Maulana Farzand Ali Khan Sahib

Year: April 1928 – April 1934

Maulana Farzand Ali Khan sahib was born on October 20, 1876, in the Sirih district of Jalandhar. Following his successful completion of the entrance examination, he commenced his career at the headquarters of the Inspector General of Ordnance. In February 1907, he assumed the role of chief clerk. Throughout his tenure, he was stationed in various locations including Calcutta, Shimla, Ferozepur, and Rawalpindi. An ardent advocate for the equitable employment rights of Muslims globally, he actively pursued this cause and achieved significant success. Consequently, Muslims began to be employed based on their abilities and dedication, and once hired, their positions were secure. However, prejudiced non-Muslim individuals raised complaints against him, asserting that he displayed favoritism towards Muslims. Nevertheless, subsequent investigation has proven these allegations to be groundless.

(Taken from Farzand Ahmadiyyat, Author Abdul bari Qayyum Shahid Sahib)

In December 1908, Farzand Ali Khan Sahib made his inaugural visit to Qadian during the annual meeting. The compelling speech delivered by Khalifahtul Masih Al-Awwal, Maulana Nooruddinra, left a profound impression on him. Subsequently, when Farzand Sahib arrived in Firozpur and commenced his endeavors for the collective welfare of Muslims, he actively gathered donations from affluent Muslims to procure books for underprivileged and deserving Muslim students. Furthermore, he distributed the proceeds among them, a commendable initiative that garnered significant popularity. Consequently, he was appointed as the secretary of this noble cause, leading to the commencement of a systematic accumulation of funds specifically designated for impoverished Muslim students. In 1913, he was blessed with the opportunity to perform Hajj in the company of his esteemed father, Maulvi Omaruddin Sahib. In 1920, Farzand Sahib engaged in a debate with Mir Mudassar Shah in Ferozpur, emerging victorious from this intellectual discourse. Subsequently, on June 3, 1922, he participated in his second debate, this time with the renowned Ahl-e-Hadith scholar Maulvi Sanaullah Sahib of Amritsari, once again securing triumph in the debate.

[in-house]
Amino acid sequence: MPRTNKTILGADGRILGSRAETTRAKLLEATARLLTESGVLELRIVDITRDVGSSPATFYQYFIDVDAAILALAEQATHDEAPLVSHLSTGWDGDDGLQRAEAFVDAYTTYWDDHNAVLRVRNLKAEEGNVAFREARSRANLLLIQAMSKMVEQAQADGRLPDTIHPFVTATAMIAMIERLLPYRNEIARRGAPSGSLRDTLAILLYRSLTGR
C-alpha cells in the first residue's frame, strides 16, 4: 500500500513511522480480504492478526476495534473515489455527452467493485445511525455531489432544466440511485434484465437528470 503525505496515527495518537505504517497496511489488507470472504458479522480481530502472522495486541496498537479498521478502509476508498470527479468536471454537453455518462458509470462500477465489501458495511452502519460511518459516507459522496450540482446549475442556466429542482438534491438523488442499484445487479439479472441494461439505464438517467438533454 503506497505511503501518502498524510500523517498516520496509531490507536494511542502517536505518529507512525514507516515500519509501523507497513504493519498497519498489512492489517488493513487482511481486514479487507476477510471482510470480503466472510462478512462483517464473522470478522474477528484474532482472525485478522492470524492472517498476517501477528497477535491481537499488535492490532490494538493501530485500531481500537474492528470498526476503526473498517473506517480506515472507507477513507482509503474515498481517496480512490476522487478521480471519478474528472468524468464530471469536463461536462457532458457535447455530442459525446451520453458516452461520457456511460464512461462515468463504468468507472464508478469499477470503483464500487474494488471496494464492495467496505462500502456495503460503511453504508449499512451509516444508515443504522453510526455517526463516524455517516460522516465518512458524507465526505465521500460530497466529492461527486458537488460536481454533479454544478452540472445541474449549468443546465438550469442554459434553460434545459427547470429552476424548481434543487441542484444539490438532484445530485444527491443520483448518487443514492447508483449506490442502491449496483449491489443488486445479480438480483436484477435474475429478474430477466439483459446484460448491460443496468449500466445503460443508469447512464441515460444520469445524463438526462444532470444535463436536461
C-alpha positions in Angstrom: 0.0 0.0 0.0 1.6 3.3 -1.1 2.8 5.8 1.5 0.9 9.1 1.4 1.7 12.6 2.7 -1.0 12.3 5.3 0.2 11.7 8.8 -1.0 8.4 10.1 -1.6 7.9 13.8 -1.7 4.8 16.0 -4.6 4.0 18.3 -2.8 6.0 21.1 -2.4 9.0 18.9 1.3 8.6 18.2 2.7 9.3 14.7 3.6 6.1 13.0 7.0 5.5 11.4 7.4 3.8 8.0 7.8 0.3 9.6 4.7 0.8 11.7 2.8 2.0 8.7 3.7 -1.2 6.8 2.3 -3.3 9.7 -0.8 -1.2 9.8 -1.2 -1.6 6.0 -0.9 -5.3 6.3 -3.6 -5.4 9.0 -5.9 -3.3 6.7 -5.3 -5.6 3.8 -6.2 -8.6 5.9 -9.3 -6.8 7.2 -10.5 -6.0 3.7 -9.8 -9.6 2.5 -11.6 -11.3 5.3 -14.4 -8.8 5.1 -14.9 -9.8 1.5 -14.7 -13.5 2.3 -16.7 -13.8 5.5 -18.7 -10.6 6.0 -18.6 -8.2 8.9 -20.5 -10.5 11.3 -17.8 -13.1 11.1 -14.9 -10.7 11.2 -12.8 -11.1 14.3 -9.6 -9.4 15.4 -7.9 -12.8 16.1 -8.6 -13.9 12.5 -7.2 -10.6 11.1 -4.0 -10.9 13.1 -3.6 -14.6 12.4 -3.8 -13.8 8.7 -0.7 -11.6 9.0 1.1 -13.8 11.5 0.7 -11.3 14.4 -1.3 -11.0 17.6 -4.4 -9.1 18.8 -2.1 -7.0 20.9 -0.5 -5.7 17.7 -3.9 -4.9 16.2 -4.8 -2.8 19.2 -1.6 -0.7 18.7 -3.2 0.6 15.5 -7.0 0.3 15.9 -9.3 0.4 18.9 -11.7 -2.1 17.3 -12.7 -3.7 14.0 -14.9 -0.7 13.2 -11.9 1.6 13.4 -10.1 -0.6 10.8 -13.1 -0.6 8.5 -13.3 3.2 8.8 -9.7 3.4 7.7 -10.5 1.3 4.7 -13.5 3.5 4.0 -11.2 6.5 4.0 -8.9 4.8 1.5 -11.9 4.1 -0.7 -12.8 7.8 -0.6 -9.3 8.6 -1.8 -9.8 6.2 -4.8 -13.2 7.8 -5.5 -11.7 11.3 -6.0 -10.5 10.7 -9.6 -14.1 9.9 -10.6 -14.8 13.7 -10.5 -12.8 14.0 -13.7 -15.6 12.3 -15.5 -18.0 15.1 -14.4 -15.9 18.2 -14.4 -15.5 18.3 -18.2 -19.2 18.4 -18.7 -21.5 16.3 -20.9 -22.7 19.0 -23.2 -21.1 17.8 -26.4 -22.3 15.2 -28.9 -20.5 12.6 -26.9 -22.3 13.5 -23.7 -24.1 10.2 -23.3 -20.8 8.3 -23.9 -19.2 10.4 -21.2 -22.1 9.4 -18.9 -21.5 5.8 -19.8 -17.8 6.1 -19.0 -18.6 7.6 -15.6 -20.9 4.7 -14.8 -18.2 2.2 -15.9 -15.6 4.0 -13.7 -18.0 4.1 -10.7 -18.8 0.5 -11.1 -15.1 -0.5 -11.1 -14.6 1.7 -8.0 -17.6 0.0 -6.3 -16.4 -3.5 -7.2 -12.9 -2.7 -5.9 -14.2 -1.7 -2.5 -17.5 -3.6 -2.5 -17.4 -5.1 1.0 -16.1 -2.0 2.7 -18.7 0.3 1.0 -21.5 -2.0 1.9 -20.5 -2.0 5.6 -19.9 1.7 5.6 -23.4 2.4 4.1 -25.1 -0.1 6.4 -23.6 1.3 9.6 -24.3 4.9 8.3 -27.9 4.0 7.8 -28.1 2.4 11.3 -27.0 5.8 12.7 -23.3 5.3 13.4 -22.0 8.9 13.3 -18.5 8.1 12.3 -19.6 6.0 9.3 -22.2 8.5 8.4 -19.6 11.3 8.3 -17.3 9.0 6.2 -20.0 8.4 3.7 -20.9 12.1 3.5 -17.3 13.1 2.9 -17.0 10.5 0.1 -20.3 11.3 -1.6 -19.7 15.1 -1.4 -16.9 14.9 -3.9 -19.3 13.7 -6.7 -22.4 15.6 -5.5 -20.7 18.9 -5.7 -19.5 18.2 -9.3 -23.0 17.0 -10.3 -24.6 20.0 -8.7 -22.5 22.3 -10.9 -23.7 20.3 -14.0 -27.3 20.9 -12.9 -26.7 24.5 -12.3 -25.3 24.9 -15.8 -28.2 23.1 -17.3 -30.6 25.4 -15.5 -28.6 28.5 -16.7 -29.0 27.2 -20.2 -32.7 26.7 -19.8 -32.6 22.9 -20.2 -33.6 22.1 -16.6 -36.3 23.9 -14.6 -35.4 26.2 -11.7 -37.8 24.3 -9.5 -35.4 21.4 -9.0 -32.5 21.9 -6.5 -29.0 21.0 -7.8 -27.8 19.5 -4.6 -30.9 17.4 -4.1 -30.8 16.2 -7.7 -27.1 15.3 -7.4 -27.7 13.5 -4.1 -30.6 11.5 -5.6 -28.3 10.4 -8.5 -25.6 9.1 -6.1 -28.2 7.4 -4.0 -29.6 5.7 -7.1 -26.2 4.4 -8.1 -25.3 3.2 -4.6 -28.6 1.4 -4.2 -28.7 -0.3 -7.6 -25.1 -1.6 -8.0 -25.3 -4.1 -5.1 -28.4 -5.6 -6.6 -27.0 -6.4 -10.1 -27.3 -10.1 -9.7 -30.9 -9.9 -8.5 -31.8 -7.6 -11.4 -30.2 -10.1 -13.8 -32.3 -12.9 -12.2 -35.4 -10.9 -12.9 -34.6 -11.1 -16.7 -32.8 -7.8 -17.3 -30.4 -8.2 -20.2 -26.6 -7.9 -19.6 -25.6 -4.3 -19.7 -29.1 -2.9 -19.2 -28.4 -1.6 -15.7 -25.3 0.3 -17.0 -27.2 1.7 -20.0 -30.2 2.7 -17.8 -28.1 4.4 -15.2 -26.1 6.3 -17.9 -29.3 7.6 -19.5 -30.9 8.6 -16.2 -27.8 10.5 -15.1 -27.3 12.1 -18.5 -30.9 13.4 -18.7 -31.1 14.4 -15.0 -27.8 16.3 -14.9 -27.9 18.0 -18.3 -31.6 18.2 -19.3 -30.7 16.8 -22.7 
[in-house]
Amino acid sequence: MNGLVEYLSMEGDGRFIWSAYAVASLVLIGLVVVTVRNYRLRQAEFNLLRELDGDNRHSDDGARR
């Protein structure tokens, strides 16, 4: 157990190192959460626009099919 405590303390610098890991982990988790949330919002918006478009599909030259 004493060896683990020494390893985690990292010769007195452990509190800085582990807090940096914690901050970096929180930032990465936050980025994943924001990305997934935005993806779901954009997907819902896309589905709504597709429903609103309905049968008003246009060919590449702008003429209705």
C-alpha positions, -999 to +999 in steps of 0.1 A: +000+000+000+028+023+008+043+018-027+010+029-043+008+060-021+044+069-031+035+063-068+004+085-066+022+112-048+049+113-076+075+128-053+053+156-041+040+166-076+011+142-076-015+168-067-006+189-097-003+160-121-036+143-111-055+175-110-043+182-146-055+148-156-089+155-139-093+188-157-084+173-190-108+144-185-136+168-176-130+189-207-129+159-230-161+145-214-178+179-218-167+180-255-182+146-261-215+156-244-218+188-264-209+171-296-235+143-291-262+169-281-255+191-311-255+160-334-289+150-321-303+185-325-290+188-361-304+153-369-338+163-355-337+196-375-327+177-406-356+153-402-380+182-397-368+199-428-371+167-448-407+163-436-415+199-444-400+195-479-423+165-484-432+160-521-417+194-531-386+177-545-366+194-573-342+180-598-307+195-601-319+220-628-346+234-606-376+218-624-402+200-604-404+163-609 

(Tareekh-e-Ahmadiyyat, Vol 20, Page 447-449)

In 1902, Hazrat Farzand Ali Khan Sahib’s maternal uncle, Hazrat Khan Sahib Munshi Barkat Ali Khan Sahib Shamlavi, expressed his allegiance to the cause. Likewise, Farzand Sahib’s mother and maternal grandfather also pledged their allegiance during the same year. Following an extensive period of contemplation and research, Farzand Sahib himself pledged his allegiance to the first Khalifa in 1909. Despite being among the last individuals to undertake this commitment, he demonstrated an unwavering dedication to the service of Ahmadiyyat throughout his life, serving until his very last breath.

(Tareekh-e-Ahmadiyyat, Vol 20, Page 454)